On Thursday afternoon we had just about cleared the first of a dozen or so big trees that had fallen across 26th street when a crew of volunteers from a Montgomery, Alabama tree service drove up and asked: “Mind if we help?”
Like so many others, they piled into a crew cab dually and headed into the action. With the addition of their three saws and five workers we got the street and six or eight driveways cleared in about three hours. This was in the one of the poorest sections of town but we never lacked for young men from the neighborhood who hauled the logs we cut to the curb so the men with the saws could cut uninterrupted.
The Montgomery crew followed us to our next site and helped clear out some trees from a local pastor’s yard. And the following morning they met us to take out a couple of massive oaks and several smaller trees that had fallen on a house in one of the richest neighborhoods in town.
By Saturday, professional crews were popping up in the more well to do neighborhoods, so we headed out to a low income area of town known as Alberta City, where some of the worst destruction occurred. There we found a blocked street and went to work. We might have been at that one street all day cutting a tangle of huge trees into manageable chunks, but a volunteer on a skid steer came scooting by, saw what we needed and pushed the larger sections of trunk to the curb in just seconds. Minutes later a tracked compact loader came by, on the prowl. It was like that everywhere we went: tractors, skid steers and tracked loaders racing around like diesel powered Pac-men, chomping through the rubble and debris.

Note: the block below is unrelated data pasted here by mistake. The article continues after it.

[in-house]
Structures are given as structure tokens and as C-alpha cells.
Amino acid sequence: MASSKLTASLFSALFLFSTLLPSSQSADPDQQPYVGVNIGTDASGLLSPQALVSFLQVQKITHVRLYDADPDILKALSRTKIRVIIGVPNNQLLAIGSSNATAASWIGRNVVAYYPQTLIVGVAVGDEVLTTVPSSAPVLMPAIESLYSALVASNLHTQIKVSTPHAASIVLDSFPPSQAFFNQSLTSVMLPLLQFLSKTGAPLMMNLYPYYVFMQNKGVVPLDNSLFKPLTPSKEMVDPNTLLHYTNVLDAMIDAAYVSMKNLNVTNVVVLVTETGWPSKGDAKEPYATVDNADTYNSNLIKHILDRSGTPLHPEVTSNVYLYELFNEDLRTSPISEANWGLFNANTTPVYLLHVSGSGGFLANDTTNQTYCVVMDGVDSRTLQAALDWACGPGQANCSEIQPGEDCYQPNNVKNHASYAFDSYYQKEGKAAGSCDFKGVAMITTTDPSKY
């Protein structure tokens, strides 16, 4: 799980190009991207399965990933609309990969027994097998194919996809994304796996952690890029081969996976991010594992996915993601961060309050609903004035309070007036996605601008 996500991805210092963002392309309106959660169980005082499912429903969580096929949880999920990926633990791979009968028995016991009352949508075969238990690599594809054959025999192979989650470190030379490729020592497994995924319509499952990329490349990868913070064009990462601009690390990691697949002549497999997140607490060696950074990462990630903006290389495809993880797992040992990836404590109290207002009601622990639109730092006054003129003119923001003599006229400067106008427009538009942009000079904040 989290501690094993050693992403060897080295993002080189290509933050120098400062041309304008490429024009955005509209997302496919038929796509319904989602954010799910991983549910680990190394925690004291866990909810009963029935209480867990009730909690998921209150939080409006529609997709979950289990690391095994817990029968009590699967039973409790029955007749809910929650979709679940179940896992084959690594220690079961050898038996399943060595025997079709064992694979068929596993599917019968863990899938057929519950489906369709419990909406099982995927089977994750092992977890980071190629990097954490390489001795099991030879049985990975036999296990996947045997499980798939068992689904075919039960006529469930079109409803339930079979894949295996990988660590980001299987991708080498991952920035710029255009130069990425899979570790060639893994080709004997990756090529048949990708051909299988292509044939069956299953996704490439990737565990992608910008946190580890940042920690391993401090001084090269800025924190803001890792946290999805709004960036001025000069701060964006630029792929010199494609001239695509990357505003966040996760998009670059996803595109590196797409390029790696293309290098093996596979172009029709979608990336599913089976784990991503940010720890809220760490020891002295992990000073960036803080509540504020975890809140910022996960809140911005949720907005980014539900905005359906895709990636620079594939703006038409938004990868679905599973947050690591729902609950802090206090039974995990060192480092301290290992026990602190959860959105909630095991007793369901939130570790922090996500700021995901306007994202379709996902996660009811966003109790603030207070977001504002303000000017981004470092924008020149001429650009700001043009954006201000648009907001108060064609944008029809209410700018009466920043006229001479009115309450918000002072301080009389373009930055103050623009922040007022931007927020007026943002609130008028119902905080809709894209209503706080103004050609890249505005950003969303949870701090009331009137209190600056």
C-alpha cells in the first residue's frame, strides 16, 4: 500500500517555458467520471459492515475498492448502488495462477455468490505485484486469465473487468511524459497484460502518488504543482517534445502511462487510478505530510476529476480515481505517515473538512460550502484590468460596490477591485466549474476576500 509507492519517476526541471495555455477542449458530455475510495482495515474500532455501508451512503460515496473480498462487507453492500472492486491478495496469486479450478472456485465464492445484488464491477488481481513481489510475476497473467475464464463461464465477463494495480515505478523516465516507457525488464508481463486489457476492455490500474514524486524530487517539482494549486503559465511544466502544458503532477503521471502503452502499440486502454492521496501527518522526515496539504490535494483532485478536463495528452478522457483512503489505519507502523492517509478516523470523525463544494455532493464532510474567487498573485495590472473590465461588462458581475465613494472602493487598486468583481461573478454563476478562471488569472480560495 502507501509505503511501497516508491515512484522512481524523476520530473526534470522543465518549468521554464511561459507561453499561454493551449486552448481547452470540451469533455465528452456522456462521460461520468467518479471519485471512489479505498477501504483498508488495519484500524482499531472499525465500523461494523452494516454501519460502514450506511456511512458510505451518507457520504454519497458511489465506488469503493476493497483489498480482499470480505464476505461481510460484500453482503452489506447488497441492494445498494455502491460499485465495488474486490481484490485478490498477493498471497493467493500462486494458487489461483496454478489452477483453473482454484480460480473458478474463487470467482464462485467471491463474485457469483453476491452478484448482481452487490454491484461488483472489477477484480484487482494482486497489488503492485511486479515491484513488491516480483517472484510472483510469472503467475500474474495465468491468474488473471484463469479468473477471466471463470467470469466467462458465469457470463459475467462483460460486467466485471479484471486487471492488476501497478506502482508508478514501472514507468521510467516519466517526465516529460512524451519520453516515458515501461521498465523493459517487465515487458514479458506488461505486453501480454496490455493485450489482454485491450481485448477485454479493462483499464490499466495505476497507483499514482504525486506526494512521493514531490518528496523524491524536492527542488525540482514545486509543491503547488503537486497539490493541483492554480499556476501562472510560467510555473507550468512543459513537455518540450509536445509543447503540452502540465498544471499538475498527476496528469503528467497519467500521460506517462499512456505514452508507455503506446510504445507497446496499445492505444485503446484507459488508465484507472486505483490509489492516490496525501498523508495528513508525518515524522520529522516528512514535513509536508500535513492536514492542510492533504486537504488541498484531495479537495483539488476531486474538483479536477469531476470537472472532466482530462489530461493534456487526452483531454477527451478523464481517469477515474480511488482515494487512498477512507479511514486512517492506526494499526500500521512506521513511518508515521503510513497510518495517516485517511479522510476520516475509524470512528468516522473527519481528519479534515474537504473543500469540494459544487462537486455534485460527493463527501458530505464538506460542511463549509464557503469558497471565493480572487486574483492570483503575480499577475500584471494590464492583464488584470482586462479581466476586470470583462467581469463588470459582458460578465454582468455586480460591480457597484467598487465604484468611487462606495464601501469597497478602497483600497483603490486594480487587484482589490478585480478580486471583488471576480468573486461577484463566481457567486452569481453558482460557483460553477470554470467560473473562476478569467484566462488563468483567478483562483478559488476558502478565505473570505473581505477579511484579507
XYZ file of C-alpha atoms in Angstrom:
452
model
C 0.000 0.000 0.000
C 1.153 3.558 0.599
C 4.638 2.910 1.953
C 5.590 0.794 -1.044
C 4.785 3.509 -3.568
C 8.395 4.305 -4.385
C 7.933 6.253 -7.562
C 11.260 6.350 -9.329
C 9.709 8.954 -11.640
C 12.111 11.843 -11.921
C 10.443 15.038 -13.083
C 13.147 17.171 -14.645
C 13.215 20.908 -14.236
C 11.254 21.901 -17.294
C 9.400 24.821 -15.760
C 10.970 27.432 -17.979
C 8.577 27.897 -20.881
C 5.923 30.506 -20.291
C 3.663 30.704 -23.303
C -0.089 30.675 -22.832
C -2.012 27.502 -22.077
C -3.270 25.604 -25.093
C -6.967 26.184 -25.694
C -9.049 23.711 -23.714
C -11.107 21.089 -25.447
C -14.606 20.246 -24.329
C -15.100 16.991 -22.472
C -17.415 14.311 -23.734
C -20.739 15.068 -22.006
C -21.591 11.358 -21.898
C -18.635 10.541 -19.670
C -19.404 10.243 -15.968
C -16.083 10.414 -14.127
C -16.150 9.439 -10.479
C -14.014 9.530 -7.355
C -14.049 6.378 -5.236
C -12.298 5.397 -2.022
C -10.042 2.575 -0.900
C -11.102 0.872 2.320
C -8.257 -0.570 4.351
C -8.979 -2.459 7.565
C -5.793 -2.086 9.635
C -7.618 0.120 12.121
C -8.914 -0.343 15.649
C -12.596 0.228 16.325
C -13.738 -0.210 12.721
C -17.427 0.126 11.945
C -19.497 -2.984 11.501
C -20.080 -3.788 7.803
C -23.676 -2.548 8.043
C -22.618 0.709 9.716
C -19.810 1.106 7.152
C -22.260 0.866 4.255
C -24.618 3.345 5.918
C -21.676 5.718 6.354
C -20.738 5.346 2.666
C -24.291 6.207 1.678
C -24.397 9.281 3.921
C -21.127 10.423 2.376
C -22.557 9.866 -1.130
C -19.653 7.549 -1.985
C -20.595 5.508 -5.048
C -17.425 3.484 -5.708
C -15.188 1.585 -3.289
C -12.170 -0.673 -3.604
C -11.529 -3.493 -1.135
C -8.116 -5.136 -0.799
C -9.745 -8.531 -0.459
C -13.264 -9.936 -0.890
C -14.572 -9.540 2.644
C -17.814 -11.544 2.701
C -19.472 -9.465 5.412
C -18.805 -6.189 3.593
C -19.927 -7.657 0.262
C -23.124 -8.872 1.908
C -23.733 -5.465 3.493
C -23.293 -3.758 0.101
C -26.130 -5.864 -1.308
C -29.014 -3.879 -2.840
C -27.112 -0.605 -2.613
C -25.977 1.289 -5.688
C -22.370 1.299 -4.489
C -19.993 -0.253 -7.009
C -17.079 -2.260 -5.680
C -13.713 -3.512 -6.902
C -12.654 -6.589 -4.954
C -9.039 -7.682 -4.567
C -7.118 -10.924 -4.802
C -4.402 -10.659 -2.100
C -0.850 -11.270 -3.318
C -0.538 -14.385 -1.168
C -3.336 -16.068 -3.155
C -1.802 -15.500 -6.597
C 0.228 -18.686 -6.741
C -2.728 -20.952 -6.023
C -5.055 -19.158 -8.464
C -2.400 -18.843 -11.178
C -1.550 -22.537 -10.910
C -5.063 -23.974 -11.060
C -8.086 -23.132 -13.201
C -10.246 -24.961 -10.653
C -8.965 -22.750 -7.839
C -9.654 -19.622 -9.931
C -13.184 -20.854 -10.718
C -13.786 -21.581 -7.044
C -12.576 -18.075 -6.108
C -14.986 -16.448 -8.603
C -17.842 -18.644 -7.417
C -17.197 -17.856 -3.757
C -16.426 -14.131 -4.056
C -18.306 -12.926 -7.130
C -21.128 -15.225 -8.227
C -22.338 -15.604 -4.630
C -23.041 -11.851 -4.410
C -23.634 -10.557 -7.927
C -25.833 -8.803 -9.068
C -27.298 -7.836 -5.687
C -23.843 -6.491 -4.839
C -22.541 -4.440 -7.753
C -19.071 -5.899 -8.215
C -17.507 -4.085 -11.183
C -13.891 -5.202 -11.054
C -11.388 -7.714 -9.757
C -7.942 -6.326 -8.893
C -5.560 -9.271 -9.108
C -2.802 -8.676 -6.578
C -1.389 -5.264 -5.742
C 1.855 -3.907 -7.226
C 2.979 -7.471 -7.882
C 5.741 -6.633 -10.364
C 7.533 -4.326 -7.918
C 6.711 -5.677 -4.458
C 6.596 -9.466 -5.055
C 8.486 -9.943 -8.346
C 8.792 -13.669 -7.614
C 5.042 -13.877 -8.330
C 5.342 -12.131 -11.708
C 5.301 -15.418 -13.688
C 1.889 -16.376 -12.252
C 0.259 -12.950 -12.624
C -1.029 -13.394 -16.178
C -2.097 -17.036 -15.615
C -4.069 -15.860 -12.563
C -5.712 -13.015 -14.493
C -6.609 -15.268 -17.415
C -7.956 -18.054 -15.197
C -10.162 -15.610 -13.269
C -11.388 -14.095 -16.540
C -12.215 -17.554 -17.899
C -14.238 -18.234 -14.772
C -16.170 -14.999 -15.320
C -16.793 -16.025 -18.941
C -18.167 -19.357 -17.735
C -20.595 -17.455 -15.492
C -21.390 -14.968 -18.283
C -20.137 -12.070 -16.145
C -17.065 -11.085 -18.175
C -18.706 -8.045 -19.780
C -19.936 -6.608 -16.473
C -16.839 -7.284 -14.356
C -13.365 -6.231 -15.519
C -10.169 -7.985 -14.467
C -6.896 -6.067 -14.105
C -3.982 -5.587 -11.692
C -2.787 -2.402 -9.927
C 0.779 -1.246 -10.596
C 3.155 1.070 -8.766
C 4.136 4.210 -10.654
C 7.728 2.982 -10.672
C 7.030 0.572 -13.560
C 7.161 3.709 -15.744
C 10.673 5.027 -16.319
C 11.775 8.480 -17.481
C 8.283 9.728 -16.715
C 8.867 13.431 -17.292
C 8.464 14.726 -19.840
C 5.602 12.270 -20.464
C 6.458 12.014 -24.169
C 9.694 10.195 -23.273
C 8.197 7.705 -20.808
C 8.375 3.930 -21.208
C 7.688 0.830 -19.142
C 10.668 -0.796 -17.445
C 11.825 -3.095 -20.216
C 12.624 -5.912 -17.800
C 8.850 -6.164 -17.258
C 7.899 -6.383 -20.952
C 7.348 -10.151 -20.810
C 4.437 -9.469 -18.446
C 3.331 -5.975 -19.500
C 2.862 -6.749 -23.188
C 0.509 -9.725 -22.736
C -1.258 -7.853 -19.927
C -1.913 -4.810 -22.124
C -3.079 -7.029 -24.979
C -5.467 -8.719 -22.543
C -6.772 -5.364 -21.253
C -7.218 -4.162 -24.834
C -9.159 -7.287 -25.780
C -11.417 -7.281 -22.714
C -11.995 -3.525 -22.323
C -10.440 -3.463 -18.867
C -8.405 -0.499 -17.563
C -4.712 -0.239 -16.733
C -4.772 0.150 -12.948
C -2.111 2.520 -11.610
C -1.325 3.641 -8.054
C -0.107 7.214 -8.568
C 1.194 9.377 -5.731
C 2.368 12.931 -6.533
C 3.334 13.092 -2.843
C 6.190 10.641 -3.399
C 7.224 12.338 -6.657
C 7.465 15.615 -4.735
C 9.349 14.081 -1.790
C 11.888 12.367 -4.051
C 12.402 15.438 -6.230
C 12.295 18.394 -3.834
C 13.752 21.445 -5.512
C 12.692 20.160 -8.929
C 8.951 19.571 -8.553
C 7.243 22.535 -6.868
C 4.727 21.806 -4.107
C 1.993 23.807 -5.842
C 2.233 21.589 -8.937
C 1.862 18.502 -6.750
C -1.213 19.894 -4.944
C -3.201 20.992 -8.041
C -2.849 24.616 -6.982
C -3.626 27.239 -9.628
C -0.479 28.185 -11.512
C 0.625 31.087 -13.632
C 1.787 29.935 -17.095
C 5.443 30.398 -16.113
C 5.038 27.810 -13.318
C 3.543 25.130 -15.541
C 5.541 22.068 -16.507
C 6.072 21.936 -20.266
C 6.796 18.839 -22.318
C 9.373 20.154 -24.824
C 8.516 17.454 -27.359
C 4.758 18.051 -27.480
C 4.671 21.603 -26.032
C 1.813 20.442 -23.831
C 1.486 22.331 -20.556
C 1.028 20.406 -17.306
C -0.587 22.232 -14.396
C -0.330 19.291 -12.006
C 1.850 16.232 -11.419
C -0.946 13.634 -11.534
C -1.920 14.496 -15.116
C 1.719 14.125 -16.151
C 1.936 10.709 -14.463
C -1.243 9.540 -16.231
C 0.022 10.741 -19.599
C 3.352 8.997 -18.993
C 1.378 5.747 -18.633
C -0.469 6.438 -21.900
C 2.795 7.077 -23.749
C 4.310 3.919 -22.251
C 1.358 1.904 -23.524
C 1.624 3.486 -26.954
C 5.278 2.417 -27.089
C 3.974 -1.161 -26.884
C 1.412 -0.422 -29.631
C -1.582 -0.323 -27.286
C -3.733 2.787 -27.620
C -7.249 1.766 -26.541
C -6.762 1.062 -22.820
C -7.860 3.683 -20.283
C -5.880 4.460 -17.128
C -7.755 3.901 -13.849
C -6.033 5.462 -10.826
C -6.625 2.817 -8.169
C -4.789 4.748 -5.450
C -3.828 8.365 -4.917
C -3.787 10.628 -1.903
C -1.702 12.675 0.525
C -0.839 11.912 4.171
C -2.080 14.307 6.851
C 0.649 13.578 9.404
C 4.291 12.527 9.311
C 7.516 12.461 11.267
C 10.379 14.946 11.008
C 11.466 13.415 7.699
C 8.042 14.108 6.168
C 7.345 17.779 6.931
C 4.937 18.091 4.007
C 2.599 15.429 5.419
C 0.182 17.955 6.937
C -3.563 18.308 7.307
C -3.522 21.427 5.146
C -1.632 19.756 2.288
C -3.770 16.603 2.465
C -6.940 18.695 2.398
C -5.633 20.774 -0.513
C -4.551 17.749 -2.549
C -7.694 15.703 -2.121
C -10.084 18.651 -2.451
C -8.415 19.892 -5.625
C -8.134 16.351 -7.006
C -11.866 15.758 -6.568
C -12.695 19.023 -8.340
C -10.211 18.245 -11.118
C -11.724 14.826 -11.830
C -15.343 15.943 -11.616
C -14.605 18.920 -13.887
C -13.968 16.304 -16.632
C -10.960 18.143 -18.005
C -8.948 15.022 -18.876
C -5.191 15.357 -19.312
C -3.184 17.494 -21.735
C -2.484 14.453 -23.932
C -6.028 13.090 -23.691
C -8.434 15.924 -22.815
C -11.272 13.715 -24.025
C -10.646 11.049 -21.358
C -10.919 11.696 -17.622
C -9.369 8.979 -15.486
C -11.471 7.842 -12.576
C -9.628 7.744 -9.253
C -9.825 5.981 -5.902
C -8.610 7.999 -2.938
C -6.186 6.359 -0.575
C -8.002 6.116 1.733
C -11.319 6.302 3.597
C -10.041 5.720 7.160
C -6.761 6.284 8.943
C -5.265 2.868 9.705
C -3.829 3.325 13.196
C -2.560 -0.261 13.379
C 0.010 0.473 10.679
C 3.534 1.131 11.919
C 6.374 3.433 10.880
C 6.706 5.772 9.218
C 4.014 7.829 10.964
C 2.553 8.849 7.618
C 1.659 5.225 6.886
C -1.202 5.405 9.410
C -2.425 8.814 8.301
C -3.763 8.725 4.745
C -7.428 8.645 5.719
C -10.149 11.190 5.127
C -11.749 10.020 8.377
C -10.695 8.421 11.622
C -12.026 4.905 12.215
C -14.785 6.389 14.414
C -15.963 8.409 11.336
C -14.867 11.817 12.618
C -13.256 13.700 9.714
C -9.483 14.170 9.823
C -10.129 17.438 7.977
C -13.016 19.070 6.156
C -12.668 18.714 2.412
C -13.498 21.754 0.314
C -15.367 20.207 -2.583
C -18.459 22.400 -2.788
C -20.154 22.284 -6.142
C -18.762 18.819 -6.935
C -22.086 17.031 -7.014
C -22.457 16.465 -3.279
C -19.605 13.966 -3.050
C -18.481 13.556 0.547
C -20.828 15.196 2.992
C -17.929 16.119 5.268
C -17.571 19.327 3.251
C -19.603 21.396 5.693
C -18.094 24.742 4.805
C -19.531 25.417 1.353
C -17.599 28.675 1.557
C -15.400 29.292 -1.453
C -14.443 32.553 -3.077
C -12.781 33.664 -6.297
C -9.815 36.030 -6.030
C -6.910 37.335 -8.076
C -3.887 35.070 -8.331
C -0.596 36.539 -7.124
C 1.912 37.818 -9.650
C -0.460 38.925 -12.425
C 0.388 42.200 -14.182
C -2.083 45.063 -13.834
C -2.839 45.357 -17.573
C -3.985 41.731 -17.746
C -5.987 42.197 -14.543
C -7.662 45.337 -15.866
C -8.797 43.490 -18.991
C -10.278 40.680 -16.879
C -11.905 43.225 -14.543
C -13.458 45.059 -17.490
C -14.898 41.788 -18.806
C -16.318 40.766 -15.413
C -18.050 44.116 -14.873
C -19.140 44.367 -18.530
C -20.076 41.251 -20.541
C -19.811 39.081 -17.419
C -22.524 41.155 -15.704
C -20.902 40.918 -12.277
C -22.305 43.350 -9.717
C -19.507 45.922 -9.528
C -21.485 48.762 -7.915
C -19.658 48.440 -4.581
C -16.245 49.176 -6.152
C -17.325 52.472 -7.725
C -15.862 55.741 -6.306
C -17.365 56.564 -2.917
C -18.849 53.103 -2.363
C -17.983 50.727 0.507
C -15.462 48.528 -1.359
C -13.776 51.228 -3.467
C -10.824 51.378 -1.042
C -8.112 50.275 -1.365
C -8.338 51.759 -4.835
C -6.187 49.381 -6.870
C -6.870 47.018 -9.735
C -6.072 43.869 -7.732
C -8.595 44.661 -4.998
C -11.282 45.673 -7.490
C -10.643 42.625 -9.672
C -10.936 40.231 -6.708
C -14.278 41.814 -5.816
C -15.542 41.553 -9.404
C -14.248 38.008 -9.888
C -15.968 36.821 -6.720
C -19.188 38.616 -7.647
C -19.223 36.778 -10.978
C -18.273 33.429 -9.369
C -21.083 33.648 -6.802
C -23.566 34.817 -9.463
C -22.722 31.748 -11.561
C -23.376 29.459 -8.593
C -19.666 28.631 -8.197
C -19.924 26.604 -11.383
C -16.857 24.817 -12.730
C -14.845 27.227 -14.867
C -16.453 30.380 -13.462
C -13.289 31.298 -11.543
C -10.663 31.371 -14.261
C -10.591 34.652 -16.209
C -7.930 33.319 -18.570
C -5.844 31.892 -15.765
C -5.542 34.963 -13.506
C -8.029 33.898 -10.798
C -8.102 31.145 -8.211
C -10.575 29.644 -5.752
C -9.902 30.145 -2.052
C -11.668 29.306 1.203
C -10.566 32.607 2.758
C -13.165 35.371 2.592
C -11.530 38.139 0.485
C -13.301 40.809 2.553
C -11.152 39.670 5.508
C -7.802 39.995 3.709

As the next 48 hours progressed and roads and driveways were cleared the need for volunteer heavy construction and tree trimming abated. More and more professional crews showed up. The equipment got bigger and the police got more restrictive. The volunteer chainsaw and skid steer army began to diminish. But new army of repair and recovery volunteers is forming to tackle this next dimension of the challenge. And there is still plenty of chainsaw and skid steer work to be done in the rural areas of the state. This transition is part of the process in disaster response, according to ProPickup’s editor Bruce Smith, who lived through the Katrina experience on the Mississippi coast in 2005.
As a contractor looking for paying work or volunteer opportunities you need to understand how these cycles develop and learn where and when to get involved. So in future posting we’ll report more on how you as a professional contractor can get involved, what you need to have in place to qualify for bids and how to work safely and efficiently with disaster relief officials.